The Chicks in the News

(BILLBOARD) - "Could this 2016 European tour mean U.S. dates are in the works? Let's hope so -- the Dixie Chicks haven't toured America since 2006's Accidents & Accusations Tour, which closely followed their Bush-bashing 2003 controversy.

And hey! If Jeb Bush nabs the 2016 Republican nomination, they have to tour the U.S. -- alongside Hillary Clinton."

(Radio.com) - "No U.S. tour dates have currently been scheduled, but the simple fact that Natalie Maines, Emily Robison Strayer and Martie Maguire will be performing again together should increase hope that some American stops might be in the cards."

(Rolling Stone) - "The Grammy-winning group's London date, on May 1st, will take place at the O2 Arena, about 13 miles east of the O2 Empire in Shepherd's Bush, the site of Maines' infamous 2003 declaration in protest of then-President Bush and the impending Iraq War."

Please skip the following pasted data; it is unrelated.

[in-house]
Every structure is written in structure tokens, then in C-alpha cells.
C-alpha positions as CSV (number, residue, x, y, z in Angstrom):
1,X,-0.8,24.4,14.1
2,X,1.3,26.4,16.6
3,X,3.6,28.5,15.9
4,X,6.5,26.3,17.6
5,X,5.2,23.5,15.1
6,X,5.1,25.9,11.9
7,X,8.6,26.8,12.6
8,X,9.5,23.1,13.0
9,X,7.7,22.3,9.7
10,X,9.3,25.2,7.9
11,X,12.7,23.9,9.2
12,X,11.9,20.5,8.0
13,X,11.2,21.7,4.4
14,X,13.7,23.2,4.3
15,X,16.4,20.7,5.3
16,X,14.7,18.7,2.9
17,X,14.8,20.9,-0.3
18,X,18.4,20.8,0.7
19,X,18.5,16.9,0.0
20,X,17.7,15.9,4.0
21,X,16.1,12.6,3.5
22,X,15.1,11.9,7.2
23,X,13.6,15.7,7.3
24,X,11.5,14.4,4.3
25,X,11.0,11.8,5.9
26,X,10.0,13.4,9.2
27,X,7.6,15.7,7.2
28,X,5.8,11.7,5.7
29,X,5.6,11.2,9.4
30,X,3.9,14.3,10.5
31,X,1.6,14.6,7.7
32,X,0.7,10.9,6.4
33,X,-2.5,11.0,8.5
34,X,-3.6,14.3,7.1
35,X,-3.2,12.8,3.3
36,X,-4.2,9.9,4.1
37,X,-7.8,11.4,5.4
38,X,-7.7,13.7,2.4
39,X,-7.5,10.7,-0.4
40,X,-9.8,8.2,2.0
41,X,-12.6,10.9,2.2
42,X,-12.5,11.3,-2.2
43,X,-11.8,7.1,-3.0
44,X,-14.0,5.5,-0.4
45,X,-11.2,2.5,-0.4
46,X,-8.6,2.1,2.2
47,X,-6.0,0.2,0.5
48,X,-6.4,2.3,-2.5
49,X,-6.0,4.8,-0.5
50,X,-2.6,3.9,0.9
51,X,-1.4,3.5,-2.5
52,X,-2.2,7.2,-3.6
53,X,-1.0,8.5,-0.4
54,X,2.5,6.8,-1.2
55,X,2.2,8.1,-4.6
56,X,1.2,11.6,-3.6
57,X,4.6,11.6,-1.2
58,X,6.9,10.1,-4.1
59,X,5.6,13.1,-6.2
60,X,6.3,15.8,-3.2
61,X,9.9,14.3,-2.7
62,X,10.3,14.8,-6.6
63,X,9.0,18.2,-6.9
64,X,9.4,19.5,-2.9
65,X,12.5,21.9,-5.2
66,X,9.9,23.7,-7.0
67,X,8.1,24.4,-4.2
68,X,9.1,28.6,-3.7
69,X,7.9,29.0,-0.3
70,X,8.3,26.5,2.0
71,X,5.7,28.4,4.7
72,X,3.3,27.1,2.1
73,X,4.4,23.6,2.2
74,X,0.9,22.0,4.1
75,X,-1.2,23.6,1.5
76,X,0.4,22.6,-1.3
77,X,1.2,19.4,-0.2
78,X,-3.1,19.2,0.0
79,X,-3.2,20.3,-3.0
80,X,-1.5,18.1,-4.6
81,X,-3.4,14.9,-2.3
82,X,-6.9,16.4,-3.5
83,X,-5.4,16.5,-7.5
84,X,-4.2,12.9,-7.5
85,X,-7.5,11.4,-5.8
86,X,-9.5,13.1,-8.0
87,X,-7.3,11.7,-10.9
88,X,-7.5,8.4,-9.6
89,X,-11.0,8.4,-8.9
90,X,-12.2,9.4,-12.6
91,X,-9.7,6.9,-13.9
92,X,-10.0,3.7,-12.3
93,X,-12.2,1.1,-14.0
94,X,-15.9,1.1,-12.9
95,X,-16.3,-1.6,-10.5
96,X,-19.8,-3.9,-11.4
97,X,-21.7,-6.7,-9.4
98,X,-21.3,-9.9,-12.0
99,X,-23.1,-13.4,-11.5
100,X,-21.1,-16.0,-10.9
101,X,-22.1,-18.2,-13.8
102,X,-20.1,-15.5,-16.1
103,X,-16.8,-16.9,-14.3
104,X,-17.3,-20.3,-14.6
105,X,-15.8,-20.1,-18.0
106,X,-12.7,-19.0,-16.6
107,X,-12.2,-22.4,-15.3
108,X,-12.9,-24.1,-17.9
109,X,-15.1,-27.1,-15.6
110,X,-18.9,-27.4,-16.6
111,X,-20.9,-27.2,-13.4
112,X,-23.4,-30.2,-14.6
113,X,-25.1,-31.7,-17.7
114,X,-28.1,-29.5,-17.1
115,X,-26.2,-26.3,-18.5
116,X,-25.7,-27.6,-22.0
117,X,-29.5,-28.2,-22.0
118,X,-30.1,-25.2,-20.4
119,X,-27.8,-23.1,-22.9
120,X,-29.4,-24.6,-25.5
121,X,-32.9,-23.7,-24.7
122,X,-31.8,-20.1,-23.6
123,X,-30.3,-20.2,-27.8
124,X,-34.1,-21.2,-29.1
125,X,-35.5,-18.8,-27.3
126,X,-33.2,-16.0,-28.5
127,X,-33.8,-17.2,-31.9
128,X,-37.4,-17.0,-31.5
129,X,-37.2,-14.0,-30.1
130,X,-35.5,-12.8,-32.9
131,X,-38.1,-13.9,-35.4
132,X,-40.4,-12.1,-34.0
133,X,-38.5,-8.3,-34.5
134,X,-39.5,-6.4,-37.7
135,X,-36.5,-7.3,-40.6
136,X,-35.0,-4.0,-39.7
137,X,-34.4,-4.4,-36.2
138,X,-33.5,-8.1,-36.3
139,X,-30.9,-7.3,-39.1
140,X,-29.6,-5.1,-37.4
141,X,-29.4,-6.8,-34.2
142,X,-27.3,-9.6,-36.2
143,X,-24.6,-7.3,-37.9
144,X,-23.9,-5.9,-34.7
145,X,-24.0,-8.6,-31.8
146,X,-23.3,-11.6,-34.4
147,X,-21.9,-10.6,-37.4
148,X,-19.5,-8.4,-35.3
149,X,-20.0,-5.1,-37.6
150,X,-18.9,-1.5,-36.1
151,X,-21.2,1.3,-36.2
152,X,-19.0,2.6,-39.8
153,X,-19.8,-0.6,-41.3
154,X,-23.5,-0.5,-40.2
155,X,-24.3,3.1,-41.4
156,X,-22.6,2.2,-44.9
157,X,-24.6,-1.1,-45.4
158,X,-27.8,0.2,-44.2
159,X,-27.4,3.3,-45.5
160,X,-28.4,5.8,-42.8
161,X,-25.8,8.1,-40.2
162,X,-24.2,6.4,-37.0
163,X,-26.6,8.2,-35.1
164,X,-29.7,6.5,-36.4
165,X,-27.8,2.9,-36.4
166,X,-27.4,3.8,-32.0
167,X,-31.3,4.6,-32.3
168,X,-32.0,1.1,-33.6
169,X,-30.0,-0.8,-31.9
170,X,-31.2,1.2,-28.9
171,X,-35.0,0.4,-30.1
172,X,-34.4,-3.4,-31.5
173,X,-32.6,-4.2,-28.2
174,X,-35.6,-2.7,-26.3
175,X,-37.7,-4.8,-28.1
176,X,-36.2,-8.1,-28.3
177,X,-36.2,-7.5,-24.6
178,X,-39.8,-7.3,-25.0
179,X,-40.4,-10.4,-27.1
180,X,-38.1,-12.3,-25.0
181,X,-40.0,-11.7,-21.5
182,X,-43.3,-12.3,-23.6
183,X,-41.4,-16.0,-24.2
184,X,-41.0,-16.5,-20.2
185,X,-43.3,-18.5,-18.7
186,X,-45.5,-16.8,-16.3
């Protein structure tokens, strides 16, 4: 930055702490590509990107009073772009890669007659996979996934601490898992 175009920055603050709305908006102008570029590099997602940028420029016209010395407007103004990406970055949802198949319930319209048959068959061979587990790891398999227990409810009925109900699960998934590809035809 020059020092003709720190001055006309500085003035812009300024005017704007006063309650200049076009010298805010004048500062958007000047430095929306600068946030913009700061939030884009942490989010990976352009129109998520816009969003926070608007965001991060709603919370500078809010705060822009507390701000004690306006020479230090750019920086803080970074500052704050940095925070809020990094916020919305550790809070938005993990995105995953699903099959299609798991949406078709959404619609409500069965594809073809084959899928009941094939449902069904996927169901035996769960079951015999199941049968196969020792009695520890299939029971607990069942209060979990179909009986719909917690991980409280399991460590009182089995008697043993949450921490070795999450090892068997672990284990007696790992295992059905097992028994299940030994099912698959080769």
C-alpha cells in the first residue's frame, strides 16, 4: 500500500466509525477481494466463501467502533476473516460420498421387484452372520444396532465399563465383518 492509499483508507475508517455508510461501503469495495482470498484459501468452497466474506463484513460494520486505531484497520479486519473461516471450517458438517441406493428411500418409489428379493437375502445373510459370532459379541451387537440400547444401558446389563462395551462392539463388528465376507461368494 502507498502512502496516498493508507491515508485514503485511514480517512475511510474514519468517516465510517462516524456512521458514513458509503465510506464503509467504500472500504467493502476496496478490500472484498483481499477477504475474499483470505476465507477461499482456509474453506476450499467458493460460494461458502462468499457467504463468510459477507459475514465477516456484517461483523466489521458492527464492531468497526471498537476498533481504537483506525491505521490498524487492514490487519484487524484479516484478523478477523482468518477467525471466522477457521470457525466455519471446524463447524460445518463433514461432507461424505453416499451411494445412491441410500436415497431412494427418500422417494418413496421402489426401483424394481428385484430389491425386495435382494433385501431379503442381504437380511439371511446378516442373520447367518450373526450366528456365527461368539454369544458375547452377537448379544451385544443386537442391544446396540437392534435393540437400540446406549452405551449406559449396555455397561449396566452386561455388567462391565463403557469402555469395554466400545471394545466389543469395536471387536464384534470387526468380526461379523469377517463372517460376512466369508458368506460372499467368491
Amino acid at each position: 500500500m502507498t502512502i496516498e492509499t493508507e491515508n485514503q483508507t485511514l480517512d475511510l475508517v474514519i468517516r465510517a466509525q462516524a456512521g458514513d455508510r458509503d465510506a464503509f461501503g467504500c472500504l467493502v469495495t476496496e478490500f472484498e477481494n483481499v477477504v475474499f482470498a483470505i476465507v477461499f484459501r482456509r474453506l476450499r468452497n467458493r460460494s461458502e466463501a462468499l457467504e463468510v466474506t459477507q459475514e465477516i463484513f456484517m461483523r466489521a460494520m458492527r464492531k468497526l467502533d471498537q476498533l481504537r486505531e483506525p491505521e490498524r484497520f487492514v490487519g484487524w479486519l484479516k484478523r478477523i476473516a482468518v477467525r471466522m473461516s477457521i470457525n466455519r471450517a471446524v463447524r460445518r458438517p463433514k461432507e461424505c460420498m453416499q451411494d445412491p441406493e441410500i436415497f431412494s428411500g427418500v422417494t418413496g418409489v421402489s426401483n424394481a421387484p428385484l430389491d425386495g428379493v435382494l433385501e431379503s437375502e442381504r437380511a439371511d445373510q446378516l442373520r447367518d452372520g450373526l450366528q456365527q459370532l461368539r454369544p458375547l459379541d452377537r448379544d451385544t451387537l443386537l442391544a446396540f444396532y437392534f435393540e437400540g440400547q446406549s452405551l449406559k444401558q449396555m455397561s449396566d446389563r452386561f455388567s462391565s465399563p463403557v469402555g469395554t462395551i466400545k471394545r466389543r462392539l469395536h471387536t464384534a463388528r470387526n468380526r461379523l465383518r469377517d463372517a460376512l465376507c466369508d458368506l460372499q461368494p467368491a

(Taste of Country) - "Does the new European tour mean a fresh start for the band? New music, perhaps? A U.S. tour to come? Fans will have to wait and see."

(Uproxx) - "Tickets are gonna go fast; at their peak, the Dixie Chicks were one of the most popular musical acts in the world. They’ve won 13 Grammys, including Album of the Year for 2007’s Taking the Long Way, and hold the record for the highest-selling female band of all-time. Also, and most importantly, Jenna Maroney murders Andy Sipowicz in one of their music videos. No other group, male or female, can say that."

(Washington Post) - "So though there’s no word on any American dates, now would be a particularly fitting time for the trio to return to Nashville for an official comeback, as the country music industry has a well-known problem with makings stars out of female singers."

(Yahoo!) - "With all the talk lately about female representation in country music, let’s point back to the Dixie Chicks – three women who ruled both the country and the pop charts 20 years ago. They also, along with artists like Shania Twain and Faith Hill, spearheaded a country-crossover moment in the ‘90s that brought the genre to new listeners."